MR. OBAMA: Well, first of all, I don't think it's accurate to say that consumer spending got us into this mess. What got us into this mess initially were banks taking exorbitant, wild risks with other people's monies, based on shaky assets. And because of the enormous leverage, where they had $1 worth of assets and they were betting $30 on that $1, what we had was a crisis in the financial system.

- Advertisement -

That led to a contraction of credit, which in turn meant businesses couldn't make payroll or make inventories, which meant that everybody became uncertain about the future of the economy.

So people started making decisions accordingly, reducing investments, initiating layoffs, which in turn made things worse.

Now, you are making a legitimate point, Chuck, about the fact that our savings rate has declined. And this economy has been driven by consumer spending for a very long time. And that's not going to be sustainable. You know, if all we're doing is spending and we're not making things, then over time, other countries are going to get tired of lending us money. And eventually the party's going to be over.

Next Page  1  |  2  |  3  |  4


Kevin Gosztola is a writer and curator of Firedoglake's blog The Dissenter, a blog covering civil liberties in the age of technology. He is an editor for OpEdNews.com and a former intern and videographer for The Nation Magazine.And, he's the (more...)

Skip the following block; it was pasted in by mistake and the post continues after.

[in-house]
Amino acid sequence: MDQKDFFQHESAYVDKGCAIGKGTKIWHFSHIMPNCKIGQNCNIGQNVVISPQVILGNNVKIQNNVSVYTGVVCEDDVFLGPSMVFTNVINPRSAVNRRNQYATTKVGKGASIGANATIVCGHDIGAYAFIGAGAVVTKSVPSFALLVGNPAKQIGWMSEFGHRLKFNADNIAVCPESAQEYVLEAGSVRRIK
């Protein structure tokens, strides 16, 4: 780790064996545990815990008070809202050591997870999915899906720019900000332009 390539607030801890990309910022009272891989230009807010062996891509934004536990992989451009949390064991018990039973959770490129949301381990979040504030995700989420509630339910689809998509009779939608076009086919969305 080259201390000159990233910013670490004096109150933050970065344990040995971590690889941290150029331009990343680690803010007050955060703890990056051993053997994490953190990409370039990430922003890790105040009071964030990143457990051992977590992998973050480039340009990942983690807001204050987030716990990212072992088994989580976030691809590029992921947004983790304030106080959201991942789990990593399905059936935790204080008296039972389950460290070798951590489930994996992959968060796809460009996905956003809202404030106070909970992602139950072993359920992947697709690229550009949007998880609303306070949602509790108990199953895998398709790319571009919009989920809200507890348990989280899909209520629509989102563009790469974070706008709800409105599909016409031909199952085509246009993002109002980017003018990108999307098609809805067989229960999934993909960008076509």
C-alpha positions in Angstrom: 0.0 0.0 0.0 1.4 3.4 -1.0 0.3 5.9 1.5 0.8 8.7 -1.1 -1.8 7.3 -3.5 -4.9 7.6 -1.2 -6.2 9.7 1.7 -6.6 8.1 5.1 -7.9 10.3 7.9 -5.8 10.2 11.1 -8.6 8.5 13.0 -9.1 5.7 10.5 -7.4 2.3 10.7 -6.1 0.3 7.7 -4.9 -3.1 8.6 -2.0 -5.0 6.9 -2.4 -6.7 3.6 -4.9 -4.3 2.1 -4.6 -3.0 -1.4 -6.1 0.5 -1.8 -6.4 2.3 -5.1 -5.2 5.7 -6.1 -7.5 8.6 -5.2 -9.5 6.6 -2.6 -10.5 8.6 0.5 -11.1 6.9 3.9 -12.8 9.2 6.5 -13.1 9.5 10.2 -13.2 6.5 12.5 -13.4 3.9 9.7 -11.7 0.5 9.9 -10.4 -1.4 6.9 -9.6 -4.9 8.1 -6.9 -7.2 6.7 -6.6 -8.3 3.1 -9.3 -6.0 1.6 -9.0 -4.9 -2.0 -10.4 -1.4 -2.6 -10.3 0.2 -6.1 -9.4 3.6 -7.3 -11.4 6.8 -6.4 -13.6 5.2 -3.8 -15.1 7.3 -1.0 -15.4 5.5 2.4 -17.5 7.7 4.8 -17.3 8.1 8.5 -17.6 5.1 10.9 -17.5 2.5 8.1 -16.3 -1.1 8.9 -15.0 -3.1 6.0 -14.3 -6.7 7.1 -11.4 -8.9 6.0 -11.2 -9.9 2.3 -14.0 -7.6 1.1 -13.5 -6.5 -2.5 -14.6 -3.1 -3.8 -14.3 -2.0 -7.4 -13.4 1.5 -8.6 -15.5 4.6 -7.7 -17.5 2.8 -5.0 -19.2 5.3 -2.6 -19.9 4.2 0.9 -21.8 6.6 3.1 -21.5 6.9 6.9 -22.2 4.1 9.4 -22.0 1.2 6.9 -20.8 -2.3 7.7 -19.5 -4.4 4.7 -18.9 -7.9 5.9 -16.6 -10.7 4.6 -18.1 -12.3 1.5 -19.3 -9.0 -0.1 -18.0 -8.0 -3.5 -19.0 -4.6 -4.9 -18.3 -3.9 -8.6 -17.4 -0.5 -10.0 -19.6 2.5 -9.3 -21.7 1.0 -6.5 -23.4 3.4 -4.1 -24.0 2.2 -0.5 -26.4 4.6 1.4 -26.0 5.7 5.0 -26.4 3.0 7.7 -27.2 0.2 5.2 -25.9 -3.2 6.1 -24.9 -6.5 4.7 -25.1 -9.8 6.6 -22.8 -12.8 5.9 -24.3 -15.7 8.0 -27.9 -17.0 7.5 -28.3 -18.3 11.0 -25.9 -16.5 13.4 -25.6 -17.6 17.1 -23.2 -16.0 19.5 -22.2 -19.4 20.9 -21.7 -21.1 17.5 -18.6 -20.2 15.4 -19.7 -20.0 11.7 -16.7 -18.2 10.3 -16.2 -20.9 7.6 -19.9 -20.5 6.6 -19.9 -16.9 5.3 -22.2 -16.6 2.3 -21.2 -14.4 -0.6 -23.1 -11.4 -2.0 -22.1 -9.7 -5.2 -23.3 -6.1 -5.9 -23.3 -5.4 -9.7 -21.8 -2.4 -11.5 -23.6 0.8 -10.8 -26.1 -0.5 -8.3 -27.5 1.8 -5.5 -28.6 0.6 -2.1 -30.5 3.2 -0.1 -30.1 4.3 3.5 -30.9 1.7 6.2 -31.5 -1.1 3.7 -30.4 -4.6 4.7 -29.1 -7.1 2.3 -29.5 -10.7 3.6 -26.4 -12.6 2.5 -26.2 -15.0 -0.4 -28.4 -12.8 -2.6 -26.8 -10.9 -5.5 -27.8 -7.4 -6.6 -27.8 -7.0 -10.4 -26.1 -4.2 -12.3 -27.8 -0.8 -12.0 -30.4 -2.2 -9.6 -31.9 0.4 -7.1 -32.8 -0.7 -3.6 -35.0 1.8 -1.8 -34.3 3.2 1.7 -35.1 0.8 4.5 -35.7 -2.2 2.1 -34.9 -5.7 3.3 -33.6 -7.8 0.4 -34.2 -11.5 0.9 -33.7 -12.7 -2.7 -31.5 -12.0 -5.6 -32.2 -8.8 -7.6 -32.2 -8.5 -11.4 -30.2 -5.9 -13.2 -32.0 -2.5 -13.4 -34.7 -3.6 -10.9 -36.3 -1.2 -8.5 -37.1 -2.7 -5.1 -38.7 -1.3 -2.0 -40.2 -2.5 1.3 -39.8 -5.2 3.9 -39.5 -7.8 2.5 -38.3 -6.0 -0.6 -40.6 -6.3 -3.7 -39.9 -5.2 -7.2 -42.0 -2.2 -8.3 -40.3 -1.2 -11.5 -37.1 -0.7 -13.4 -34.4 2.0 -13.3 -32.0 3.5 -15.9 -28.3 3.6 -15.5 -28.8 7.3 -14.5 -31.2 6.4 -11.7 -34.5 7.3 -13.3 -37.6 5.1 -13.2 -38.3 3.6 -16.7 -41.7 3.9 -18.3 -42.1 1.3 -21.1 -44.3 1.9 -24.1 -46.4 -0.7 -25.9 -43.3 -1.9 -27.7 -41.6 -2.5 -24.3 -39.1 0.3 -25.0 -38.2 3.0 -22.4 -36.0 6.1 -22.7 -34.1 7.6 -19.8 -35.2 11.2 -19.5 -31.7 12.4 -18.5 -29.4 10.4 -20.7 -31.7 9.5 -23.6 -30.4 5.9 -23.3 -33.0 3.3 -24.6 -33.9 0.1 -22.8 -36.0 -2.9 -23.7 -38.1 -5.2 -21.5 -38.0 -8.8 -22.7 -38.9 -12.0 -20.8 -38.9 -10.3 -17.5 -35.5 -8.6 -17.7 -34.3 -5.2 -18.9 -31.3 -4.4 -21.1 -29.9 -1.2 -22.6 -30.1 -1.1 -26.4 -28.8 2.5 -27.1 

Share on Google Plus Submit to Twitter Add this Page to Facebook! Share on LinkedIn Pin It! Add this Page to Fark! Submit to Reddit Submit to Stumble Upon

Go To Commenting

The views expressed in this article are the sole responsibility of the author and do not necessarily reflect those of this website or its editors.

Follow Me on Twitter

Contact Author Contact Editor View Authors' Articles
- Advertisement -

Most Popular Articles by this Author:     (View All Most Popular Articles by this Author)

We Do Not Consent to Warrantless "Porno-Scanning" in Airports

Do They Put Lipstick on Pigs at the Funny Farm?

How Private Prison Corporations Hope Arizona's SB1070 Will Lead to Internment Camps for Illegals

Why the Battle Against TSA Groping and Body Scanners is Justified

Give Obama a Chance to Do What?


The time limit for entering new comments on this article has expired.

This limit can be removed. Our paid membership program is designed to give you many benefits, such as removing this time limit. To learn more, please click here.

Comments: Expand   Shrink   Hide  
3 people are discussing this page, with 3 comments
To view all comments:
Expand Comments
(Or you can set your preferences to show all comments, always)

This is all very hopfull speach; now he just needs... by James Frovich on Wednesday, Feb 11, 2009 at 9:13:32 AM
Yes, once again we have the luxury of listening to... by eric dynamic on Wednesday, Feb 11, 2009 at 4:23:47 PM
Thank you Kevin for this exposition and analysis.I... by William Whitten on Wednesday, Feb 11, 2009 at 6:05:09 PM